Which of these two questions sounds like something a Decision Maker would ask?
"That's a very interesting analytics feature. Can your software integrate with our ERP system?" or"Sounds like you can pull some very useful performance data. Can you give me some examples of how that has helped other customers reduce operational costs?"
The answer is Questions 2 and there is a very simple reason why: Users care about process, Decision Makers care about business value.
Whether you're focused on sales or customer discovery, understanding who you are talking to is really step one in the process. Remember in B2B sales, no one in the company is created equal. Each person is playing a different, or perhaps no role, in your sales process. Some people are users, others simply provide IT support, but typically there is only one person who can write the check. That's the Decision Maker.
What that means from a salesperson's perspective is that there are often a few people in the organization that can say "no" but only one person that can say "yes". Each of these people will have different needs and a different definition of value. Until you can understand both of those from the Decision Maker's perspective, you'll never close the sale.
Whenever you engage with a new prospect, you need to be able to very quickly determine what role your contact plays in the buying process. If they are not the Decision Maker your job is to bring them into the conversation as soon as possible. If your first contact is regularly not to the Decision Maker then you need to examine your marketing methods, messaging, and offering to understand why. Chances are something is off with one or more of those three and that's causing you not to get through to the right person.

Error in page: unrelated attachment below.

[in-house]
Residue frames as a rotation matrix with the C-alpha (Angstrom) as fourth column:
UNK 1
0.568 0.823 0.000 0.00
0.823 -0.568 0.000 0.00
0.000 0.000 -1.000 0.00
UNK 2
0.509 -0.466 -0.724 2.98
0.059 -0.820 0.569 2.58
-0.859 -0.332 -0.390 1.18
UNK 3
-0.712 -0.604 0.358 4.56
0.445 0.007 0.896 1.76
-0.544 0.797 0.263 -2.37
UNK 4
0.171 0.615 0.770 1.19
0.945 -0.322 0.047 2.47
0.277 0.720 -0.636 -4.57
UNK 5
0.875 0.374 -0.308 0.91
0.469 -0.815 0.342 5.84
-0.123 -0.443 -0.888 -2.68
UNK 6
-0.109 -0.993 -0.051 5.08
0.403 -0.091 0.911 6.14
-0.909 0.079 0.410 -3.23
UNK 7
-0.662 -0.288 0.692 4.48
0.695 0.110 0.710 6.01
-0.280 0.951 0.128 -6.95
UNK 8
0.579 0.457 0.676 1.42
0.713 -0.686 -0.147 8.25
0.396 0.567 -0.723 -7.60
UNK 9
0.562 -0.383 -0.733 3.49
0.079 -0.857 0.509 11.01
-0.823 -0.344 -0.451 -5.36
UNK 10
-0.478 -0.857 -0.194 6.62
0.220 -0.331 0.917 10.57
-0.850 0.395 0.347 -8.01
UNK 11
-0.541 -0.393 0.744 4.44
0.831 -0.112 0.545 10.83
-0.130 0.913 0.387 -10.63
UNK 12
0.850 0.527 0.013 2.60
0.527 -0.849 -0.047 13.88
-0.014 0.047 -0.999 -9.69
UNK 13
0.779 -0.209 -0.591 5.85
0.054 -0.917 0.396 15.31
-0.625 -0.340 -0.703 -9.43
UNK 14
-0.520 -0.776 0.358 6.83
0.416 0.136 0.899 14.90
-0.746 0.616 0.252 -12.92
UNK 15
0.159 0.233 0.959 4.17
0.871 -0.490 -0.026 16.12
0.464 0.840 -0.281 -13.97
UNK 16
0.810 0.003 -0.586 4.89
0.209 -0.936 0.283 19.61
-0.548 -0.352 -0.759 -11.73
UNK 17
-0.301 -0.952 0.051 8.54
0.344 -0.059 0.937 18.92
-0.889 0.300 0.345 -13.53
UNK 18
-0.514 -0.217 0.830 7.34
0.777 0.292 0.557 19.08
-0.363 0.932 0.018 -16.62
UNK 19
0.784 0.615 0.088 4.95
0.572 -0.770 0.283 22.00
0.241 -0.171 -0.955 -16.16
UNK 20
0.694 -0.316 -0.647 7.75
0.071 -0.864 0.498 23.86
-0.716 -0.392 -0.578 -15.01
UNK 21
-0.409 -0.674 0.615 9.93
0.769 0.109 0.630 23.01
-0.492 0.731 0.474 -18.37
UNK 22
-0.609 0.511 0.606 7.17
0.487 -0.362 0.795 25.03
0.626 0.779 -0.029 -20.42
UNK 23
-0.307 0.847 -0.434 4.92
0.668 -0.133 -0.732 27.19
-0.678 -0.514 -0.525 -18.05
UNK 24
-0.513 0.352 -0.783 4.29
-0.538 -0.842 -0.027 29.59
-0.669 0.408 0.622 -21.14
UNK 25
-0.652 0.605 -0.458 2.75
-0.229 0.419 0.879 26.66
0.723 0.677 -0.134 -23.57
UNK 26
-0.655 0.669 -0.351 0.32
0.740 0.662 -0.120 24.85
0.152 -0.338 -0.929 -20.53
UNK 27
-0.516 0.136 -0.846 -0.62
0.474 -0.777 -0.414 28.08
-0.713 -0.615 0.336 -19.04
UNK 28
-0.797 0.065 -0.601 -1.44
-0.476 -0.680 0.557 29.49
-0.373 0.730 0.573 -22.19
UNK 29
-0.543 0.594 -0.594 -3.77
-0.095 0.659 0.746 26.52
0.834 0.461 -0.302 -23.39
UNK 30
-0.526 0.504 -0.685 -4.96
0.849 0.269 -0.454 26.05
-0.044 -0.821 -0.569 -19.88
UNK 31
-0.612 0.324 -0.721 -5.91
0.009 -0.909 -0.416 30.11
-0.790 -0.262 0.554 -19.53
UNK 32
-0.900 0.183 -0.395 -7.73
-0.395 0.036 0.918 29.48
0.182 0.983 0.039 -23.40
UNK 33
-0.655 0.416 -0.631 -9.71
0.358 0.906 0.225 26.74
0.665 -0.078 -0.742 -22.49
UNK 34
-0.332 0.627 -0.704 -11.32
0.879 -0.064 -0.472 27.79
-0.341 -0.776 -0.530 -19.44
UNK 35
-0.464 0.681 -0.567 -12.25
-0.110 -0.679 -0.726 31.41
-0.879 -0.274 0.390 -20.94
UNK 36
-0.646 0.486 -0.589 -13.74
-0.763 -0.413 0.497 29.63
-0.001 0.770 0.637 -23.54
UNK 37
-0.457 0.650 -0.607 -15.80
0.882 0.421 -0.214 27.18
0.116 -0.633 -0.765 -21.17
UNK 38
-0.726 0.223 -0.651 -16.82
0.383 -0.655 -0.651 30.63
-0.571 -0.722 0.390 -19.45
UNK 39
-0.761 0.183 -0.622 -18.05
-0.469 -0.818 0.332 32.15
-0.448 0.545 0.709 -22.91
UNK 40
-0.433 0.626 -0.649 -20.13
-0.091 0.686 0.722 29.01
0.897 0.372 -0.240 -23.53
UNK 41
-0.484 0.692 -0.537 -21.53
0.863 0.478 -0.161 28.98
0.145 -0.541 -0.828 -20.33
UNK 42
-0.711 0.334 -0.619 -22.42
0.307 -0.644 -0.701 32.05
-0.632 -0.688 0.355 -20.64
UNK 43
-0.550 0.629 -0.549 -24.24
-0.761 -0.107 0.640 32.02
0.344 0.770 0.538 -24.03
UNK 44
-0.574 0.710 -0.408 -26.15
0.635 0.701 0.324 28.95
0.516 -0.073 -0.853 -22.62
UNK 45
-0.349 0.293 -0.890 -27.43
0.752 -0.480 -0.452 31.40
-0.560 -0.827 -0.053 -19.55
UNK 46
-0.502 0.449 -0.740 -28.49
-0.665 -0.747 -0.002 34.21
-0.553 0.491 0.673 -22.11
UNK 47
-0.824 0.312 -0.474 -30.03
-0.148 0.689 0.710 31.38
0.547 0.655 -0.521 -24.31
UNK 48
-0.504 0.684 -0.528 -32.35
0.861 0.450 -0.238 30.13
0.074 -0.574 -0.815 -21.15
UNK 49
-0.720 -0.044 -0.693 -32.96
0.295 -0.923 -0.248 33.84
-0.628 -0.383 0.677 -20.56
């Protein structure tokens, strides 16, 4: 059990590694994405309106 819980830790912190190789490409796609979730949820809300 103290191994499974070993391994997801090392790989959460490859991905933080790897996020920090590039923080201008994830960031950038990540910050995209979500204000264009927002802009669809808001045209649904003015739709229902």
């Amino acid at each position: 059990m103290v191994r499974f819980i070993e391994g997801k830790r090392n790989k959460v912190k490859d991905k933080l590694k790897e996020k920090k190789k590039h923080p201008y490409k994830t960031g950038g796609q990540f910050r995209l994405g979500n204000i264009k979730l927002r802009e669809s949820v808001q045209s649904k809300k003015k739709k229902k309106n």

Getting the Decision Maker's attention however is really only half the battle. The next step is trying to determine how to communicate correctly. Chances are the Decision Maker and a User see two very different problems being solved by your product. User's see how your product will improve their process and make their lives easier. Decision Makers are looking for opportunities that add value to their company overall. A good sales process will be able to get either person to say yes, but remember that in the end a yes from the Decision Maker is really the only one that matters.